true, sane movement of the work is entered upon and pushed
at high tension, and with swift, copious modulations to its
foreordained climax and optimistic peroration in the fourth
and last out-of-door scene as portrayed in the Spring Song.
The _locale_ of this closing number is the beautiful spot in
the woods, on the shore of Biloxi Bay:--where I am writing

I would suggest in passing that a considerable part of the
K.C. is in rhythmic prose--some of it declamatory. I have
endeavoured throughout this work to represent, or reproduce
to the mind and heart of the reader the spoken word and
intonation--not written language. It really should be read
aloud, especially the descriptive and exalted passages.

There was a movement once on the part of Mr. Sullivan's admirers to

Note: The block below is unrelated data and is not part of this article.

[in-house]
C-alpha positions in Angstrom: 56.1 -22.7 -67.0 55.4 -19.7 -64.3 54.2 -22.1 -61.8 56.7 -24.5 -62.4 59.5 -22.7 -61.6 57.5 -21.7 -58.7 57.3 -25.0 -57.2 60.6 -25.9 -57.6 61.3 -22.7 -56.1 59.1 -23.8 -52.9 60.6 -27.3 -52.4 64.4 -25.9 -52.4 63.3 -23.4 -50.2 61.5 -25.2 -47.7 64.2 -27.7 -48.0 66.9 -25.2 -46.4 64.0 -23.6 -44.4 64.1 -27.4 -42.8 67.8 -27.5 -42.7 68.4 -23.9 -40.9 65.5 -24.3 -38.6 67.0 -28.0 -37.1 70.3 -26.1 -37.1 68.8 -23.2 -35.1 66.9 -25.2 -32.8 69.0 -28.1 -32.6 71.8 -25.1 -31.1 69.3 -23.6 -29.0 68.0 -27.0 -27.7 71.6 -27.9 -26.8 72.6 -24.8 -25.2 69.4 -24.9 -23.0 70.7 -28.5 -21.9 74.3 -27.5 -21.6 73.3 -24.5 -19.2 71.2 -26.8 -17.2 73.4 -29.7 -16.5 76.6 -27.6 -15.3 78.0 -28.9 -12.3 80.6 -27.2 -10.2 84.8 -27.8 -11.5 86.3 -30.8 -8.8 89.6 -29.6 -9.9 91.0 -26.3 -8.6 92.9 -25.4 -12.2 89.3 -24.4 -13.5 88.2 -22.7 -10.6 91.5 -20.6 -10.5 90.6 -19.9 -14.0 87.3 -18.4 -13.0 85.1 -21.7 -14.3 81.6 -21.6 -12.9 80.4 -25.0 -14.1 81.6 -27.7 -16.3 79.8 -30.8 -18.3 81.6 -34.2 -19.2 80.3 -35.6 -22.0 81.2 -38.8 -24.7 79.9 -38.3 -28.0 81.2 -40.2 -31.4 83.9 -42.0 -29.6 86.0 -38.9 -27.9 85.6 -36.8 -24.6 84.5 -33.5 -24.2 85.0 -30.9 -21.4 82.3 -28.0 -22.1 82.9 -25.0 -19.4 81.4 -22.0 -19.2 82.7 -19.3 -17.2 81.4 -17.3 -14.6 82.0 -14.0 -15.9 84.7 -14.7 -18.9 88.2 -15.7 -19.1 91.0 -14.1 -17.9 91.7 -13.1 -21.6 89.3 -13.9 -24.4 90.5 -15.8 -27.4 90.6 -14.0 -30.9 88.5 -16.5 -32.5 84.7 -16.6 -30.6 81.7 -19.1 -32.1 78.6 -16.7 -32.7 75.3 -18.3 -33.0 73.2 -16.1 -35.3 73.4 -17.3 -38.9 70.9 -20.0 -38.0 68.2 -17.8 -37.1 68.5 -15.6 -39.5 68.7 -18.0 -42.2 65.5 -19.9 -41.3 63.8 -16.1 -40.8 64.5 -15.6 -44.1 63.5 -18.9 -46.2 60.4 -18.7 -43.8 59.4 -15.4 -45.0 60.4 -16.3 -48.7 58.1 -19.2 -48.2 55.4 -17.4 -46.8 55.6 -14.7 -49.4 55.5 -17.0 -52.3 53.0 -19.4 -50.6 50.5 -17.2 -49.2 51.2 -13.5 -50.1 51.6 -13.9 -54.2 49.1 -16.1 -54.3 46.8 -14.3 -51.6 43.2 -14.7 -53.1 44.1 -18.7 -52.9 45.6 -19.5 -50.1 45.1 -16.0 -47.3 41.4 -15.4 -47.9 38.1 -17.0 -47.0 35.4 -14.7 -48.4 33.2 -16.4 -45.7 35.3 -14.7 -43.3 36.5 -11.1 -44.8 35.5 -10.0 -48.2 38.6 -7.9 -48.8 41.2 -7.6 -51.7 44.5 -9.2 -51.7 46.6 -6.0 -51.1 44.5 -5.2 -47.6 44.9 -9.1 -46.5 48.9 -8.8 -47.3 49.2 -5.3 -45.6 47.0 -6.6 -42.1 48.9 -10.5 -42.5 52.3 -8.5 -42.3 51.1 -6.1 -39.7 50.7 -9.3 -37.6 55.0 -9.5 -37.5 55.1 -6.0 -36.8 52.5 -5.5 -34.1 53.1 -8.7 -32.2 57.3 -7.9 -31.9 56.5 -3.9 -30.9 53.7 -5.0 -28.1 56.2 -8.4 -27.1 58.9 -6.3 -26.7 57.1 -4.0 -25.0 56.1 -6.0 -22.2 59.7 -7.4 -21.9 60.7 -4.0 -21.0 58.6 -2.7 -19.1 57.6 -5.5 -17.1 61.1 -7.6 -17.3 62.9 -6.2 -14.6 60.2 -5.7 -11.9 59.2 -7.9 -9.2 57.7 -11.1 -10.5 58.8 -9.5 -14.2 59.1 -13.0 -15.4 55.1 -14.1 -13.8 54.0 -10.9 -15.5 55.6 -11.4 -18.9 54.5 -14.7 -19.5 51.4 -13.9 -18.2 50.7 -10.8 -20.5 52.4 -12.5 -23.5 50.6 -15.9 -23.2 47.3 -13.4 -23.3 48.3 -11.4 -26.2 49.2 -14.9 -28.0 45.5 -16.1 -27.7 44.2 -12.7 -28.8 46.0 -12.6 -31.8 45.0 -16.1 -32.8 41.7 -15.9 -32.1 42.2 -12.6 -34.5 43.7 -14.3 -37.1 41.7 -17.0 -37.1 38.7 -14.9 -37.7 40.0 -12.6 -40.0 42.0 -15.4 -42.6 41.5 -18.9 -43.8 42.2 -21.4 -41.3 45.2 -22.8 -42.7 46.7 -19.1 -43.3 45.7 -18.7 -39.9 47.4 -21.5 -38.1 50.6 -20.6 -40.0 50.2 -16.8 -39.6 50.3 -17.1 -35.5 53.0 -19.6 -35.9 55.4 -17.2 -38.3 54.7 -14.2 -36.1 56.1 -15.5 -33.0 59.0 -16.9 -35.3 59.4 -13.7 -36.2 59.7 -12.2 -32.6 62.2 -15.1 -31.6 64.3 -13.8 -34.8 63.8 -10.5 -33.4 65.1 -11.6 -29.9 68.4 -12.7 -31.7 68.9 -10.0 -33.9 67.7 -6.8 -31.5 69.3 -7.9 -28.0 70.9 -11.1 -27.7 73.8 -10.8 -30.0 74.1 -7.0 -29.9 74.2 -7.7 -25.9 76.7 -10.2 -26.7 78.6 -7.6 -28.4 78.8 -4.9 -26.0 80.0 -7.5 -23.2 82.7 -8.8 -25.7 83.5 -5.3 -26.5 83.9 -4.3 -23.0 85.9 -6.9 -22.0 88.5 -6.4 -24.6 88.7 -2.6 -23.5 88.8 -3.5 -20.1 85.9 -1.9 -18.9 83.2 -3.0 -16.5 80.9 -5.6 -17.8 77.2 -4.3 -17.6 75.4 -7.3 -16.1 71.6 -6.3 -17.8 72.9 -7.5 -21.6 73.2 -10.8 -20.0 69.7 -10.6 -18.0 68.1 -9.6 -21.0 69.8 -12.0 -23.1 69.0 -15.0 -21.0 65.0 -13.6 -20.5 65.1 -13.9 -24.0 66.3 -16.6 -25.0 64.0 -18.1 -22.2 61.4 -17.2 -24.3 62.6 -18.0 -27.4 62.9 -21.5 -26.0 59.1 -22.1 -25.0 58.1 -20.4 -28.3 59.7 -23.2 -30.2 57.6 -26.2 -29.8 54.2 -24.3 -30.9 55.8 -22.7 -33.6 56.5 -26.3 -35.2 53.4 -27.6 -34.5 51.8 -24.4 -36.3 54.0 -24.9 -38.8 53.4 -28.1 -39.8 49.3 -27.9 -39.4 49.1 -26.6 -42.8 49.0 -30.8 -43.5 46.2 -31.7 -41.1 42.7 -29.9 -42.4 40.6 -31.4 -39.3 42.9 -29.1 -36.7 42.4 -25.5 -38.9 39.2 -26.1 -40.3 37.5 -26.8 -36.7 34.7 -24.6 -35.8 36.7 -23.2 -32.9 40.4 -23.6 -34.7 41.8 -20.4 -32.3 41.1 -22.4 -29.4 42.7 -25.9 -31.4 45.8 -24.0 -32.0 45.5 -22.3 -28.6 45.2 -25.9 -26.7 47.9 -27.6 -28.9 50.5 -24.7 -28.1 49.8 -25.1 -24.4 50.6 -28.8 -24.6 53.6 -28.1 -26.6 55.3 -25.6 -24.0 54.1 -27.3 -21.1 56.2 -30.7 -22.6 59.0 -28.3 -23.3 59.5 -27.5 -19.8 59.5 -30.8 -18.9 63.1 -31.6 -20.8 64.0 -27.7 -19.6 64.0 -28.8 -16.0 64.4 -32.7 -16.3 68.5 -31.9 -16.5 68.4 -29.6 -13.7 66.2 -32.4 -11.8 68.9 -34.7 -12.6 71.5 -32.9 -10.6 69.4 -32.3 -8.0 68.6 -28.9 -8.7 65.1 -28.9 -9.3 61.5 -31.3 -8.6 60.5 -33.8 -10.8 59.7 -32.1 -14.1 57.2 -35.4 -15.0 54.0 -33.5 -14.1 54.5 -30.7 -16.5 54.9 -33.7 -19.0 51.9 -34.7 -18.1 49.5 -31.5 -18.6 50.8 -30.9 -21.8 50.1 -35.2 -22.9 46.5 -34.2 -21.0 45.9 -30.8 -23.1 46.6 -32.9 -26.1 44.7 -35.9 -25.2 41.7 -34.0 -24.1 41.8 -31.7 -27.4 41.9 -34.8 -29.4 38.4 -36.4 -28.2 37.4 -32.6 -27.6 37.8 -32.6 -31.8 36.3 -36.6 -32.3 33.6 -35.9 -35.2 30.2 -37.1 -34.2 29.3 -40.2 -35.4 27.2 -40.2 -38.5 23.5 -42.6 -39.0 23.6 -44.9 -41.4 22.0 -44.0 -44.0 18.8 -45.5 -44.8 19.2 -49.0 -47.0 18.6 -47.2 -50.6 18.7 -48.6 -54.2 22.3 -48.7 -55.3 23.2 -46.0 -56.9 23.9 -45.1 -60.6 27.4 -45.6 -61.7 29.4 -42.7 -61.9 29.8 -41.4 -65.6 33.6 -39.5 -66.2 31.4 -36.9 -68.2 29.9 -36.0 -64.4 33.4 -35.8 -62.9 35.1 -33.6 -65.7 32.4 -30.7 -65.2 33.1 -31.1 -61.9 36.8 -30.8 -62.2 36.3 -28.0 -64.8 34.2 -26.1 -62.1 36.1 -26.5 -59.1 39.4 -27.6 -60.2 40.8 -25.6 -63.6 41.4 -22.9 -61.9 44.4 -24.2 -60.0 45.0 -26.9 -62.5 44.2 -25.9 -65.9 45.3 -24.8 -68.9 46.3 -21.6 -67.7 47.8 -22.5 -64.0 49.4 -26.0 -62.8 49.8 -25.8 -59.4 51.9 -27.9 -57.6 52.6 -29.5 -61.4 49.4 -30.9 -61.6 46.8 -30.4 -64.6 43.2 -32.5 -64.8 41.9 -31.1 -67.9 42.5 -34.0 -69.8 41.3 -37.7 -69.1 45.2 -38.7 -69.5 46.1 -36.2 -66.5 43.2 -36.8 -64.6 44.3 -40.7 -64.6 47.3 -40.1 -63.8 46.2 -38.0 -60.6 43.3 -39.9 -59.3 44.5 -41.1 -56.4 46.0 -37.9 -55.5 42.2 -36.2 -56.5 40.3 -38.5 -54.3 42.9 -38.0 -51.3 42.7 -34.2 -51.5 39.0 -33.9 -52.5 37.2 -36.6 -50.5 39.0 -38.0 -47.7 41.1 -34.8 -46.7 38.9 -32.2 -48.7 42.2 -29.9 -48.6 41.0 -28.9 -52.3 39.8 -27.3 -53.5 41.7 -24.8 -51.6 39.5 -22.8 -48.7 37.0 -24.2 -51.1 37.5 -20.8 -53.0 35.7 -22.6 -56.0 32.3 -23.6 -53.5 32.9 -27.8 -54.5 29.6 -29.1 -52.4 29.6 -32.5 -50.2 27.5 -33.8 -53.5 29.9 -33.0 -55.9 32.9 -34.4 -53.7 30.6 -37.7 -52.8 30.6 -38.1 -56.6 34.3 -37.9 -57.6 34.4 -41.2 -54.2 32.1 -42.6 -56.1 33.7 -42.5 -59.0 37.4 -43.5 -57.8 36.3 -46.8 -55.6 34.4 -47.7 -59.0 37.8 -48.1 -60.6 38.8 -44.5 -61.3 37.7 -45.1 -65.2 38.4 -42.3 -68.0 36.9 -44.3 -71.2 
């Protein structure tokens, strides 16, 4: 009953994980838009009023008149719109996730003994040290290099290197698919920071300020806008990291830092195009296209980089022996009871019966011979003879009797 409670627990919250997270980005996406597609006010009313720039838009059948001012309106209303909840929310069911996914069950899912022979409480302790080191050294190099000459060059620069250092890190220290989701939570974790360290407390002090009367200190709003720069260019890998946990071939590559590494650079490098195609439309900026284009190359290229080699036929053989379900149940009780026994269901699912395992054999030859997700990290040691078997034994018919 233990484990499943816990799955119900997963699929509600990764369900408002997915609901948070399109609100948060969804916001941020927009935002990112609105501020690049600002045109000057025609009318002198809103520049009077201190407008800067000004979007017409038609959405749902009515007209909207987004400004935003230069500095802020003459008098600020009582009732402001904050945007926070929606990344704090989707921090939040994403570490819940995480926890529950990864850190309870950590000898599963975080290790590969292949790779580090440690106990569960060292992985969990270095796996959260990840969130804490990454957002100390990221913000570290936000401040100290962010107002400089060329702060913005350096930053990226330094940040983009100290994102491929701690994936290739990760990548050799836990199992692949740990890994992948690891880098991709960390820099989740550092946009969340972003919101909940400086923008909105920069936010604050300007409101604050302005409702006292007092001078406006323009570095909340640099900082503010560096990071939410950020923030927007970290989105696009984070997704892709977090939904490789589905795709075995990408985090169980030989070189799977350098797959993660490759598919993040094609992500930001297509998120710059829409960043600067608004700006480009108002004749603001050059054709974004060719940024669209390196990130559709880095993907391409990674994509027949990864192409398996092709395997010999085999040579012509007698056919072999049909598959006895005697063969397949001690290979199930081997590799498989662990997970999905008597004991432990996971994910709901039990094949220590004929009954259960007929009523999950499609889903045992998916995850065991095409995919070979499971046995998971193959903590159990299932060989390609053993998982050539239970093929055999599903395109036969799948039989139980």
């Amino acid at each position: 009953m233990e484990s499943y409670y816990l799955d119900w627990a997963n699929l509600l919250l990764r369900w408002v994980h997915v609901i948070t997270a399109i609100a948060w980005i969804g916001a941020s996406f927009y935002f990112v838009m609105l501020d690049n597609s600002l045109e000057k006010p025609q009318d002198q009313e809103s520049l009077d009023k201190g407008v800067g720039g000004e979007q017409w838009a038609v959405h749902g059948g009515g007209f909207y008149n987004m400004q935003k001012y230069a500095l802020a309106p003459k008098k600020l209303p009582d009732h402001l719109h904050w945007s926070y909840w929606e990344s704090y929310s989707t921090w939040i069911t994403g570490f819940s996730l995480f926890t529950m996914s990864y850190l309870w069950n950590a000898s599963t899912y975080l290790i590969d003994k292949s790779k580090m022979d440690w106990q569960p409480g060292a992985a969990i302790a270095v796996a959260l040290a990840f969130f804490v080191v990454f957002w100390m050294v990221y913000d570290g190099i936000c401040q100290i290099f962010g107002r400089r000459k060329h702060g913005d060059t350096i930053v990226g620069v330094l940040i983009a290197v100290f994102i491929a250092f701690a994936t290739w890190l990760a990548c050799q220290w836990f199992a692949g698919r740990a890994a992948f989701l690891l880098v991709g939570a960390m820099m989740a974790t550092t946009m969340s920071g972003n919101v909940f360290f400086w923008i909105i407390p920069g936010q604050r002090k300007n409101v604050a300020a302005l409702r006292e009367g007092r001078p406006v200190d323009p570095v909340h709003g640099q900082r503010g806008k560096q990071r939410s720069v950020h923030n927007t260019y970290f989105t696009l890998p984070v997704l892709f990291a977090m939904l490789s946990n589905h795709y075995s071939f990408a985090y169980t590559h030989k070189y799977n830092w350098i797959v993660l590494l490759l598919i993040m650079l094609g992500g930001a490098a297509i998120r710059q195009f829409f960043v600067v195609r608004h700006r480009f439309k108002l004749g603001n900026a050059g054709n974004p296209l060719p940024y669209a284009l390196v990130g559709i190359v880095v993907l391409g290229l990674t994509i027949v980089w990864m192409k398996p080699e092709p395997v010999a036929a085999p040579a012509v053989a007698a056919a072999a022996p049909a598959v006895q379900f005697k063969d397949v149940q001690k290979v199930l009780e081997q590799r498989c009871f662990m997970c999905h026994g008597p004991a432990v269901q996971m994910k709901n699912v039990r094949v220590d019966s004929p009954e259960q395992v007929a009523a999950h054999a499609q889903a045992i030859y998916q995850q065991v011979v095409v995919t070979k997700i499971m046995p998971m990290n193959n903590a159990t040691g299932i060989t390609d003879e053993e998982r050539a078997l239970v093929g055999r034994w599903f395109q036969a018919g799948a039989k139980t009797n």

issue _Kindergarten Chats_ in book form, but he was asked to tone it
down and expurgate it, a thing which he very naturally refused to do.
Mr. Sullivan has always been completely alive to our cowardice when
it comes to hearing the truth about ourselves, and alive to the danger
which this cowardice entails, for to his imaginary pupil he says,

If you wish to read the current architecture of your country,
you must go at it courageously, and not pick out merely the
little bits that please you. I am going to soak you with it
until you are absolutely nauseated, and your faculties turn
in rebellion. I may be a hard taskmaster, but I strive to be
a good one. When I am through with you, you will know
architecture from the ground up. You will know its virtuous
reality and you will know the fake and the fraud and the
humbug. I will spare nothing--for your sake. I will stir up
the cesspool to its utmost depths of stench, and also the
pious, hypocritical virtues of our so-called architecture--the
nice, good, mealy-mouthed, suave, dexterous, diplomatic
architecture, I will show you also the kind of architecture
our "cultured" people believe in. And why do they believe in
it? Because they do not believe in themselves.